Who’s Too Short to Be President?

Welcome to your morning newscast.

Today’s top story: Did you know if you’re less than 6 ft. tall, you can’t be president? Who knew?

Canada is crawling uncertainly, as it always does, into an election year. Meanwhile, the mega election reality show that is the United States starts to grind its diesel engines to croaking, lurching life with an election race still over a full year away.

Let’s take a moment to appreciate the Washington Post getting into full election swing by suggesting that Beto O’Rourke is a tall lad and therefore a decent candidate to be president. It was characterized adorably in the headline: “Beto’s towering advantage.”

Going into the next round of elections, where many of us will do our damndest to avoid voting because there’s no candidate we really like, let’s agree to do something: Let’s not boost or torpedo candidates based on perfectly arbitrary characteristics — or assume we can assess their politics based on their teenage prose and poetry.

That goes for the campaign press, who doubtlessly read this article with bated breath and inflamed colons, since they’re really all sitting way too much. But it also goes for you, dear reader. If you come across this sort of goofy thing, carry on your merry way. Don’t even open it. The business of news is banking on those clicks, and they mean more than you might think.

The very concept of “electability,”  or lack thereof, based on superficial traits is an illiberal one. It is reinforced in the U.S. by the fact that if you’re running outside the two-party system, you are in fact almost certainly doomed.

Predetermined electability (especially by the press) defies the very premise of voting. It says that choosing your prefered candidate isn’t a decision you make, but is made only as a collective before the election — your vote and opinion don’t matter, but your neighbour’s does.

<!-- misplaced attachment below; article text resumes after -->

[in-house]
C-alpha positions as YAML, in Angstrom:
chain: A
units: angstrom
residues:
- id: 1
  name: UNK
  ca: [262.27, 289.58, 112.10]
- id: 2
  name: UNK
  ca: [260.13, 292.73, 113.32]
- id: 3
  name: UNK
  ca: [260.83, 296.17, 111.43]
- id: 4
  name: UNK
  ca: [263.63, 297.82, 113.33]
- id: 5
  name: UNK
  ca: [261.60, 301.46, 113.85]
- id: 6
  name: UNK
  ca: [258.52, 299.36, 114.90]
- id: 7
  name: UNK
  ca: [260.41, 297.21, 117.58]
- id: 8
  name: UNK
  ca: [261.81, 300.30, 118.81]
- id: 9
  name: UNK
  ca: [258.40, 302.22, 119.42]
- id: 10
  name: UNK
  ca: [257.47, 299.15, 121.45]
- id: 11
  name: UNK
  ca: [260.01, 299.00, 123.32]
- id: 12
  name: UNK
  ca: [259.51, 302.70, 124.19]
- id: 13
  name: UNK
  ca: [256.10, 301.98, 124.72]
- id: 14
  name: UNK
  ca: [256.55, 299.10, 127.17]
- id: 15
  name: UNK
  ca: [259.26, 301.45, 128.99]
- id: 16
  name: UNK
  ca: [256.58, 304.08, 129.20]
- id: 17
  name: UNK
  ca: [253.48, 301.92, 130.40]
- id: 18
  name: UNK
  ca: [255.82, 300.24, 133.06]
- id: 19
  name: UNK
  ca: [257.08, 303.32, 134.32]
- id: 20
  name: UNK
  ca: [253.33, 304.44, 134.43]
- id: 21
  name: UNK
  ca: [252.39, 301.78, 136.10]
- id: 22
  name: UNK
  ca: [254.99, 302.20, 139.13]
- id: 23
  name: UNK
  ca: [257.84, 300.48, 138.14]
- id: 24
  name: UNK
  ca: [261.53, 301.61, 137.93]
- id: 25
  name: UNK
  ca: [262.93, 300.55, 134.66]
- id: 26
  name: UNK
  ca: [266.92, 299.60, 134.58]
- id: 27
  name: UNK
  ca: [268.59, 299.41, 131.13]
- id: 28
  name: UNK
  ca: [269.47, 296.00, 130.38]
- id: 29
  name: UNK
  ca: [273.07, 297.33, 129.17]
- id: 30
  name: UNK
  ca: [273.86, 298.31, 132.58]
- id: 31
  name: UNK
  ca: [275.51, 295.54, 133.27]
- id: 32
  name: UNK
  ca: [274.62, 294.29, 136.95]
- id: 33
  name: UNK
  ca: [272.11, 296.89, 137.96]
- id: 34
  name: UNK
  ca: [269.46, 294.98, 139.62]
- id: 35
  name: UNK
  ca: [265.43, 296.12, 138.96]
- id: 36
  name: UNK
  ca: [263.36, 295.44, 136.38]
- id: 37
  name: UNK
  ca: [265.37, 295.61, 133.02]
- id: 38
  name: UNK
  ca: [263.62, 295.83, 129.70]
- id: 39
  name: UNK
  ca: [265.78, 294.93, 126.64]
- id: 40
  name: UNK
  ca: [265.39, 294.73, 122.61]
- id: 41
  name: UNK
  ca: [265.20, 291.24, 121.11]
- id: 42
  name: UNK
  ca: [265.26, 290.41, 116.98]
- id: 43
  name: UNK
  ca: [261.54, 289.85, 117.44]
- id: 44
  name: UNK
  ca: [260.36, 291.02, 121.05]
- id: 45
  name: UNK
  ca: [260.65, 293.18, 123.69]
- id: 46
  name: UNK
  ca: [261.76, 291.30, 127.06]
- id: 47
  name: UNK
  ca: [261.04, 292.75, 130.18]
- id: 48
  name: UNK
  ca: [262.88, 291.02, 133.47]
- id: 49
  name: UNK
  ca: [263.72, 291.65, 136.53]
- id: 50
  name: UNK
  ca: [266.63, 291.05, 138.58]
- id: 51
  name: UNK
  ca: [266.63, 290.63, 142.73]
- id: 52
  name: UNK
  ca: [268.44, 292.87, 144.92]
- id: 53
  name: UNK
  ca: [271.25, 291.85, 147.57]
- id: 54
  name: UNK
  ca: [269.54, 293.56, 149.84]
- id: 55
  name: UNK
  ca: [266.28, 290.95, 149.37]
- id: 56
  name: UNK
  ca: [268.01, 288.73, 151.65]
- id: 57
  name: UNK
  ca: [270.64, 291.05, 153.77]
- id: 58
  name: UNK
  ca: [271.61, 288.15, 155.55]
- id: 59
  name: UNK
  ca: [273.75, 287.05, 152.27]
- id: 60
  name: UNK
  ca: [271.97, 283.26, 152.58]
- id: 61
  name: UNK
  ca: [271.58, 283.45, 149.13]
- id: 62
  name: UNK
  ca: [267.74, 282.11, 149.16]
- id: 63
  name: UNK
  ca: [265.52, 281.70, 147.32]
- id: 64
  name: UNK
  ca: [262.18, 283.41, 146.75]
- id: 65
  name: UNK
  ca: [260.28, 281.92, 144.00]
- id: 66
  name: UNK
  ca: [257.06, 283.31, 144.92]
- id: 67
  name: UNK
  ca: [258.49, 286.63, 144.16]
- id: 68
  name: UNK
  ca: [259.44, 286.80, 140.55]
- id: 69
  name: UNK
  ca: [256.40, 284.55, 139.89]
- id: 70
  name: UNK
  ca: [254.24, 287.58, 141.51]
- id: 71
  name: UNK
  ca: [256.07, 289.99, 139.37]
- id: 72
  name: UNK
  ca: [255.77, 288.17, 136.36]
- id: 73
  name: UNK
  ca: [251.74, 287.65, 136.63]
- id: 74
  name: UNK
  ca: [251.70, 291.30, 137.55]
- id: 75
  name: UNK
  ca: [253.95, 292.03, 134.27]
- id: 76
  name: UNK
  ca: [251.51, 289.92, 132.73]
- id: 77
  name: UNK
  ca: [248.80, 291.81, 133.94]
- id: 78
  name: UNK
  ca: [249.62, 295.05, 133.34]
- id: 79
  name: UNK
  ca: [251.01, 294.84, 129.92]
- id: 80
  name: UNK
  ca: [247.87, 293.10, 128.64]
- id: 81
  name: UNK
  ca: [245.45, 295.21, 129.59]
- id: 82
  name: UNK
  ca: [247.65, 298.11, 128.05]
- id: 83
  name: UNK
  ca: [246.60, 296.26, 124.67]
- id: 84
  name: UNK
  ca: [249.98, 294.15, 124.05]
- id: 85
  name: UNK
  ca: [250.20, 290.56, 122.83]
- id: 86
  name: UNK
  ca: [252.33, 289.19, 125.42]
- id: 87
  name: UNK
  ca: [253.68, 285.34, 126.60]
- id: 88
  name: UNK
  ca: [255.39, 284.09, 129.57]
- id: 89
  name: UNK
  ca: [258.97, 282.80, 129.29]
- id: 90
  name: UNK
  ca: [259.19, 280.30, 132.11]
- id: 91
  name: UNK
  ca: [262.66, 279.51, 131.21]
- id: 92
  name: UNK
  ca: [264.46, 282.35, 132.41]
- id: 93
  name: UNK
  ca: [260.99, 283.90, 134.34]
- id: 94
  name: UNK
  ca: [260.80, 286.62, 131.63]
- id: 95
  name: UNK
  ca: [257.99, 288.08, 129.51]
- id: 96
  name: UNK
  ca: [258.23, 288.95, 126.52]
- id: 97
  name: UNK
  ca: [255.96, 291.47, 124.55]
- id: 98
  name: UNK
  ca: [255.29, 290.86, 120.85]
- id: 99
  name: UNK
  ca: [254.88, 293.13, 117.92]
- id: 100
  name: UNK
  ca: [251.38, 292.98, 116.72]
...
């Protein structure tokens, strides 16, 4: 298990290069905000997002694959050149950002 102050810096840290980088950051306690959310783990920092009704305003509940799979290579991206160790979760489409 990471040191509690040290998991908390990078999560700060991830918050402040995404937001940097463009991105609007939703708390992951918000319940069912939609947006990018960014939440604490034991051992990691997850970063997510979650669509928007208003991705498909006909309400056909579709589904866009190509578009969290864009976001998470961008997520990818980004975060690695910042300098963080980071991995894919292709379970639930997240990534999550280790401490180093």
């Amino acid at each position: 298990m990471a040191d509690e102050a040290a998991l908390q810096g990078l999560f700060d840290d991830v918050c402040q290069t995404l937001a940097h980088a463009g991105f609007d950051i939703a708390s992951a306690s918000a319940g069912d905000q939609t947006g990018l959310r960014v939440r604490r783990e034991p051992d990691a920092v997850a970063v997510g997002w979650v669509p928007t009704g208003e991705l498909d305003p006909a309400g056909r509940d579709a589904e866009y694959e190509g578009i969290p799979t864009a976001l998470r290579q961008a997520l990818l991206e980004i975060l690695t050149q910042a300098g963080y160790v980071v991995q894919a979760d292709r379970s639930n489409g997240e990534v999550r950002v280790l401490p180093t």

The political system isn’t doing you any favours. North American voting systems entrench parties in power and mathematically limit the ability to challenge them. So don’t think I’m blaming you: quite the opposite. Long-term change means altering the election structure, but let’s take this one step at a time.

The natural counter-argument here is: “But we’re keeping dangerous and irrational radicals out of our system by calling them unelectable. Isn’t that a good thing?”

That statement can be true. At best, it’s true incidentally. The reality is, electability is inherently a non-policy judgement. The merits or demerits of policy become irrelevant. All we’re looking at is: What will most people think about them?

So no, we are not merely keeping dangerous and irrational radicals out of our system by worrying about “electability.” If those dangerous and irrational radicals package themselves in a way that’s comfortable to us, they will pass the electability test. If people with very sensible and well-thought-out ideas fail to present them well, or don’t “look the part,” they might not pass the electability test. And don’t forget that the current president was heavily televised because everyone thought he was a joke — assumed inherently unelectable. Nobody took his proposed policies seriously while they could. How did that turn out? He took the very concept of electability and crucified it. He certainly didn’t intend to, but he did us a favour in stripping away the illusions many of us have about the electoral system.

Beto O’Rourke may well be the fun hipster dad that the United States doesn’t deserve. But he’s stepped up as a candidate, and the United States does deserve an honest analysis of his policies.

So, this election cycle, even though the system is already conspiring against you and telling you who the “front runners” are, make an effort to forget the word electability — tell yourself who your front runner is, and know why they deserve that.

Original photo from Vox.

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Connor Lynch

About the Author: Connor Lynch

Connor is a professional journalist from Ottawa, Canada. He is the Editor in Chief of Speaking Liberally and a contributor.

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